Send the link below via email or IMCopy
Present to your audienceStart remote presentation
- Invited audience members will follow you as you navigate and present
- People invited to a presentation do not need a Prezi account
- This link expires 10 minutes after you close the presentation
- A maximum of 30 users can follow your presentation
- Learn more about this feature in our knowledge base article
Do you really want to delete this prezi?
Neither you, nor the coeditors you shared it with will be able to recover it again.
Make your likes visible on Facebook?
You can change this under Settings & Account at any time.
Transcript of Tecumseh
Born in 1768, Died in 1813
Brother to Tenskwatawaw
Preached for the unity of the Native American people
lived in the Ohio area
unity of his people
particularly through a central Confederacy
Acomodationists vs. Traditionalists
Acomodationists: Native Americans that chose to adopt some European ways
Traditionalists: Native Americans that called for native purity by rejecting contact with whites
Tecumseh and Tenskwatawa were traditionalists
Battle of Fallen Timbers and the Treaty of Greenville
this Battle signified the end of the Pan-Indian movement
most damaging battle to the Americans between themselves and the Natives as far as casualties
Battle of Fallen Timbers lead directly to the Treaty of Greenville
War of 1812
As this war approached Tecumseh stressed the need for unity
Fought on the side of the British and the Canadians
Major force in American defeat
Without the help of Tecumseh and his people, modern Canadians would likely be American
A religious man
brother to Tecumseh
later known as "The Prophet"
preachings of the need for unity became religious values
Tecumseh used his teachings to achieve his goals
Western Confederacy of the 1790s
Est in 1808
Created by Tecumseh and his tribe
pillaged and destroyed by Indiana Governor Harrison
Western Confederacy revived after by the brothers
Battle of Thames
surprise attack by the US
Tecumseh insisted on staying and fighting
Tecumseh dies during this battle
huge lose of allegiance
"It is you, the Americans, by such bad deeds, who push the red men to do mischief. You do not want unity among the tribes, and you destroy it. You try to make differences between them. We, their leaders, wish them to unite and consider their land the common property of all, but you try to keep them from this. You separate the tribes and deal with them that way, one by one, and advise them not to come into this union. Your states have set an example of forming a union among all the Fires, why should you censure the Indians for following that example?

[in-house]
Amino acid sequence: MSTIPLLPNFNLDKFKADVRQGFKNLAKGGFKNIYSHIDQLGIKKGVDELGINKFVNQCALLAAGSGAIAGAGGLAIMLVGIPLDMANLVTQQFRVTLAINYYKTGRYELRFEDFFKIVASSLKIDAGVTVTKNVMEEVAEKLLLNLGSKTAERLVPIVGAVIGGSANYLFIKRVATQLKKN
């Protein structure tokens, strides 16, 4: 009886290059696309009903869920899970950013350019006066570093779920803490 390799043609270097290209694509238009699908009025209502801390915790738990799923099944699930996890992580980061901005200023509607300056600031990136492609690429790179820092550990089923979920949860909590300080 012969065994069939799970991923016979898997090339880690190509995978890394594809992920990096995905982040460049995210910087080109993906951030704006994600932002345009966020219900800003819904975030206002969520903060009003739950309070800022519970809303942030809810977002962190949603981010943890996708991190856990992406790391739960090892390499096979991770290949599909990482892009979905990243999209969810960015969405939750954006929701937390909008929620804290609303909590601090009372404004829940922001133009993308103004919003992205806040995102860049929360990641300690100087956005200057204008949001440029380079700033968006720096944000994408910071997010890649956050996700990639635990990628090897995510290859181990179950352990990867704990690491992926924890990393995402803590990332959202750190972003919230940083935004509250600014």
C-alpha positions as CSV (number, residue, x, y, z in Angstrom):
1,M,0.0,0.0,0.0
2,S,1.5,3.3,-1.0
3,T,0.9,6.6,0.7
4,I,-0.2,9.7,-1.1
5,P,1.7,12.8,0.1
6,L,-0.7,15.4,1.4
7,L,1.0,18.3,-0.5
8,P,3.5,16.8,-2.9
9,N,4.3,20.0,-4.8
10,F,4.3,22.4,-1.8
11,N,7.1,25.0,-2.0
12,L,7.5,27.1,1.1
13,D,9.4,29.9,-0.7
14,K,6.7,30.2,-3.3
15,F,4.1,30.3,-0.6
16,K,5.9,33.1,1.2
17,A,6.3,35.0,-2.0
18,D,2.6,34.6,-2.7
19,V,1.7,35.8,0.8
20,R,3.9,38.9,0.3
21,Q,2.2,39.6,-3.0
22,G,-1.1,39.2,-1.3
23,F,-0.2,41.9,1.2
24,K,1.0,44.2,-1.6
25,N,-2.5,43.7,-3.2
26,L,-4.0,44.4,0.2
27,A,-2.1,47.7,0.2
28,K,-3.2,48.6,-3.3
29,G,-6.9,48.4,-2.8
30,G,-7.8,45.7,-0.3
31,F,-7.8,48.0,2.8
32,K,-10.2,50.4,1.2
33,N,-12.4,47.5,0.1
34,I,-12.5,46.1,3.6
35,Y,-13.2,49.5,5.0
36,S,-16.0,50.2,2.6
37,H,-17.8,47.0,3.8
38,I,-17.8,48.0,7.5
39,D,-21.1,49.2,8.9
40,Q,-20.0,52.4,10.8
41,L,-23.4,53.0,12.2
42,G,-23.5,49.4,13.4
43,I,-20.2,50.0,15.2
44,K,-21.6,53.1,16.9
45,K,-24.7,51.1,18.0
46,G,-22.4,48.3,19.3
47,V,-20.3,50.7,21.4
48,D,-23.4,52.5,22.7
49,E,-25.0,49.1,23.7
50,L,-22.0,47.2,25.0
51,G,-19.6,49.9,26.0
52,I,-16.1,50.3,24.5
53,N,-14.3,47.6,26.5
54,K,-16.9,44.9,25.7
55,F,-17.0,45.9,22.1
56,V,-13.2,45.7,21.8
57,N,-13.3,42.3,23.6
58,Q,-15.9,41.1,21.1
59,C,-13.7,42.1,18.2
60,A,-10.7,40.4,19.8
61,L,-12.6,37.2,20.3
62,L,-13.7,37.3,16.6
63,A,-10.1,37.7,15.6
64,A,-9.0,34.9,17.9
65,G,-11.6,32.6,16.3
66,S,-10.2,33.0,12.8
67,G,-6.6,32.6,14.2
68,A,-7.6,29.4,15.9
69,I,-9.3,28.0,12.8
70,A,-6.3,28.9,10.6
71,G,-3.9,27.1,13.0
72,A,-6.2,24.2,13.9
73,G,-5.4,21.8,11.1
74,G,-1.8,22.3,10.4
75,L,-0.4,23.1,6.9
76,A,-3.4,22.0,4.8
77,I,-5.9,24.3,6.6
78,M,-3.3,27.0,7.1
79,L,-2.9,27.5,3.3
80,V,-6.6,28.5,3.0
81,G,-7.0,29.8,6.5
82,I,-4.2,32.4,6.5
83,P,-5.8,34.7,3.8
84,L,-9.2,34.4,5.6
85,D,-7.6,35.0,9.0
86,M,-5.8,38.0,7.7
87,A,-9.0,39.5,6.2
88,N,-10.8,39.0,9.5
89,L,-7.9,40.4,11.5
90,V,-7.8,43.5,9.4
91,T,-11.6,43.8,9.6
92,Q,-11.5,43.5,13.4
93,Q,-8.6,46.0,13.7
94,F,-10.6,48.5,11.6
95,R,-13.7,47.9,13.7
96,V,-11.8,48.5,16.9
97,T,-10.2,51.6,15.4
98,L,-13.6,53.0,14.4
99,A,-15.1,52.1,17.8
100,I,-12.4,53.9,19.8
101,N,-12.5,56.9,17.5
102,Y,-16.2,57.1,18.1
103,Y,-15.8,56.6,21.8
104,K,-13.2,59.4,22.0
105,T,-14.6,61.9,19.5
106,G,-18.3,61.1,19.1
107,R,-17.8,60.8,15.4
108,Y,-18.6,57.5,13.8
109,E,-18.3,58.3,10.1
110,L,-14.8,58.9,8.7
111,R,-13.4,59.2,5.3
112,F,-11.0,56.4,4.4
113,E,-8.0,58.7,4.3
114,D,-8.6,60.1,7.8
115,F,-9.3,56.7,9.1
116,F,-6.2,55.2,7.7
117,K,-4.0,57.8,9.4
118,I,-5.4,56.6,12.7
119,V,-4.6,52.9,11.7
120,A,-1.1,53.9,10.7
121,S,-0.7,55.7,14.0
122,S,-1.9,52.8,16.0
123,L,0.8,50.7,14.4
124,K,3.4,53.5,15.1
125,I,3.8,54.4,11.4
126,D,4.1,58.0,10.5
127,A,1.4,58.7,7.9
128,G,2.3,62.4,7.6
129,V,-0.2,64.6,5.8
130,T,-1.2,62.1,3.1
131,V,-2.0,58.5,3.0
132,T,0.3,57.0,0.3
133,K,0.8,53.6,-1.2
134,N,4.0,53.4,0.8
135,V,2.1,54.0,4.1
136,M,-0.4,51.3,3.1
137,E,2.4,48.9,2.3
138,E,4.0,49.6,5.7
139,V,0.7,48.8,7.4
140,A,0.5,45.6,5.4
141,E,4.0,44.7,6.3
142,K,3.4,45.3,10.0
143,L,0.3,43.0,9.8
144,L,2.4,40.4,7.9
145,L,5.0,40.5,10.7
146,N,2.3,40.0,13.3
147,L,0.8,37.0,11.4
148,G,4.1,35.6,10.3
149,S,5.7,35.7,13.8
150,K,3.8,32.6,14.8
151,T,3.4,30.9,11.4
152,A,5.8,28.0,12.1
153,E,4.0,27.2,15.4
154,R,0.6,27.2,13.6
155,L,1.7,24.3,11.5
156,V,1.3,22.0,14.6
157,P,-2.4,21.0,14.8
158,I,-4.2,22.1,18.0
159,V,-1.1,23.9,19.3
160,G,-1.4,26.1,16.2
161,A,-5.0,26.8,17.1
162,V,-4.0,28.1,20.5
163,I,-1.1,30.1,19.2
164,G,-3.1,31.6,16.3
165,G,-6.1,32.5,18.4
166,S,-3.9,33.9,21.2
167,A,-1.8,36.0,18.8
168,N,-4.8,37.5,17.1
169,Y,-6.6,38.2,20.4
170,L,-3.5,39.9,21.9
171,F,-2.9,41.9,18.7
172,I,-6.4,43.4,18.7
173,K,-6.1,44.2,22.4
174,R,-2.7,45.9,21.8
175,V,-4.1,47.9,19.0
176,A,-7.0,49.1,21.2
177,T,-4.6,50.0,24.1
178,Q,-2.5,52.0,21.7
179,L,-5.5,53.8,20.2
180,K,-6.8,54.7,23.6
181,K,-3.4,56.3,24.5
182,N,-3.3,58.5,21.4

But, brother, I mean to bring all the tribes together, in spite of you, and until I have finished, I will not go to visit your president. Maybe I will when I have finished, maybe. The reason I tell you this, you want, by making your distinctions of Indian tribes and allotting to each a particular tract of land, to set them against each other, and thus to weaken us."
Problems Caused By Spanish in Florida
Mississippi River closed to American Shipping
Goal: minimize American Trade and Settlement in frontier areas
The Problems Were Solved After...
The French Revolution in 1789
Neutrality Proclamation of 1793
French and British Reactions
both seized American Ships
violated the neutrality proclamation
This Led To...
1794: Chief Justice of the Supreme Court (John Jay) sent to England
Goal: gain recognition of U.S. neutrality through negotiation with the British
British surrender of military posts in the northwest
commercial treaty with Britain
granted U.S. "most favored nation" status
restricted U.S. trade with the British West Indies
British able to seize U.S. goods bound for France as long as they paid for the goods
French goods on American ships - confiscated without payment by the British
worried about a close British-American relationship
didn't want an Anglo-American alliance that would lead to the invasion of Spanish territory in North America
Manuel de Godoy requested a representative of the U.S. to negotiate a new treaty between Spain and the U.S.
Thomas Pinckney sent to negotiate
Pinckney successful in:
Demarcating a border
Mississippi river open to U.S. navigation
Port of New Orleans open to the deposit of U.S. goods
Voided Spanish military support to Native Americans
Ratified in congress in 1796
Affect of Pinckney's Treaty
neutralized Spain as a threat to the U.S.
allowed for much more freedom for U.S. citizens to expand westward
Kaplan APUSH review book
Give Me Liberty! Chapter 8